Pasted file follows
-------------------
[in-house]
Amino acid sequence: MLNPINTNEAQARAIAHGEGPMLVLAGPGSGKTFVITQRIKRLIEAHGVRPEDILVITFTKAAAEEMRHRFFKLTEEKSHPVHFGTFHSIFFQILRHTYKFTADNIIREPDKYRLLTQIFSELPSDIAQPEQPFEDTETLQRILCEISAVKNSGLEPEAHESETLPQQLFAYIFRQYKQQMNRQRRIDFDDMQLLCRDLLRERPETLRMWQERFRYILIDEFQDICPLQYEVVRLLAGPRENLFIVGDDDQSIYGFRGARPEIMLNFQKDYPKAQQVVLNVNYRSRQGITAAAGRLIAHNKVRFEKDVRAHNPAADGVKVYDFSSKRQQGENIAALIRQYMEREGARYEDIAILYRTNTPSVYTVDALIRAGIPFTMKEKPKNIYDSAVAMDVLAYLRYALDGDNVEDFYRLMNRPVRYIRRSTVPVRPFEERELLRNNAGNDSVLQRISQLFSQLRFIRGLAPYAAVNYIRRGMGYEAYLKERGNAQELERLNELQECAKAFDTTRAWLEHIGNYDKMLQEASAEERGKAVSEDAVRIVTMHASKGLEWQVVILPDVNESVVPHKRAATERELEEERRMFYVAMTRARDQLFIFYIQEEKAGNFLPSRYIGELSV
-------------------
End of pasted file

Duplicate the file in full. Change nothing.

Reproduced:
[in-house]
Amino acid sequence: MLNPINTNEAQARAIAHGEGPMLVLAGPGSGKTFVITQRIKRLIEAHGVRPEDILVITFTKAAAEEMRHRFFKLTEEKSHPVHFGTFHSIFFQILRHTYKFTADNIIREPDKYRLLTQIFSELPSDIAQPEQPFEDTETLQRILCEISAVKNSGLEPEAHESETLPQQLFAYIFRQYKQQMNRQRRIDFDDMQLLCRDLLRERPETLRMWQERFRYILIDEFQDICPLQYEVVRLLAGPRENLFIVGDDDQSIYGFRGARPEIMLNFQKDYPKAQQVVLNVNYRSRQGITAAAGRLIAHNKVRFEKDVRAHNPAADGVKVYDFSSKRQQGENIAALIRQYMEREGARYEDIAILYRTNTPSVYTVDALIRAGIPFTMKEKPKNIYDSAVAMDVLAYLRYALDGDNVEDFYRLMNRPVRYIRRSTVPVRPFEERELLRNNAGNDSVLQRISQLFSQLRFIRGLAPYAAVNYIRRGMGYEAYLKERGNAQELERLNELQECAKAFDTTRAWLEHIGNYDKMLQEASAEERGKAVSEDAVRIVTMHASKGLEWQVVILPDVNESVVPHKRAATERELEEERRMFYVAMTRARDQLFIFYIQEEKAGNFLPSRYIGELSV